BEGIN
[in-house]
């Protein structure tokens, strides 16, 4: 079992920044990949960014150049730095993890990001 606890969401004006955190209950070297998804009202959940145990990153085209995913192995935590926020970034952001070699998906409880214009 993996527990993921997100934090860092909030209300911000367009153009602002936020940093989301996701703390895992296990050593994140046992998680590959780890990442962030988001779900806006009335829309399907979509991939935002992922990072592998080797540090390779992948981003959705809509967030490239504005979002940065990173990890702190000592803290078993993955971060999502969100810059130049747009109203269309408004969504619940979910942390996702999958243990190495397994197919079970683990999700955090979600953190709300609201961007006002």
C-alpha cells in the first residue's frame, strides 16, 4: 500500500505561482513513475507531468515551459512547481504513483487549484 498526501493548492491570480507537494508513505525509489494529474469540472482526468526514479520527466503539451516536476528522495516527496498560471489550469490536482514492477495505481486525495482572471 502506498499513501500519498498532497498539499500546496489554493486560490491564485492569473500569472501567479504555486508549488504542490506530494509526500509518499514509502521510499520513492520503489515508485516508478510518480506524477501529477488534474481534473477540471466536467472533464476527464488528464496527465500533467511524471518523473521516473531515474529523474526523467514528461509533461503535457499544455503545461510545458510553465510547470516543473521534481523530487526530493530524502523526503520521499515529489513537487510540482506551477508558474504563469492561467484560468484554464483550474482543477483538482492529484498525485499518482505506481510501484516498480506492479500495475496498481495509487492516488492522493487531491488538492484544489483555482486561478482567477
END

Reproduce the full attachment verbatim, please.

[in-house]
């Protein structure tokens, strides 16, 4: 079992920044990949960014150049730095993890990001 606890969401004006955190209950070297998804009202959940145990990153085209995913192995935590926020970034952001070699998906409880214009 993996527990993921997100934090860092909030209300911000367009153009602002936020940093989301996701703390895992296990050593994140046992998680590959780890990442962030988001779900806006009335829309399907979509991939935002992922990072592998080797540090390779992948981003959705809509967030490239504005979002940065990173990890702190000592803290078993993955971060999502969100810059130049747009109203269309408004969504619940979910942390996702999958243990190495397994197919079970683990999700955090979600953190709300609201961007006002």
C-alpha cells in the first residue's frame, strides 16, 4: 500500500505561482513513475507531468515551459512547481504513483487549484 498526501493548492491570480507537494508513505525509489494529474469540472482526468526514479520527466503539451516536476528522495516527496498560471489550469490536482514492477495505481486525495482572471 502506498499513501500519498498532497498539499500546496489554493486560490491564485492569473500569472501567479504555486508549488504542490506530494509526500509518499514509502521510499520513492520503489515508485516508478510518480506524477501529477488534474481534473477540471466536467472533464476527464488528464496527465500533467511524471518523473521516473531515474529523474526523467514528461509533461503535457499544455503545461510545458510553465510547470516543473521534481523530487526530493530524502523526503520521499515529489513537487510540482506551477508558474504563469492561467484560468484554464483550474482543477483538482492529484498525485499518482505506481510501484516498480506492479500495475496498481495509487492516488492522493487531491488538492484544489483555482486561478482567477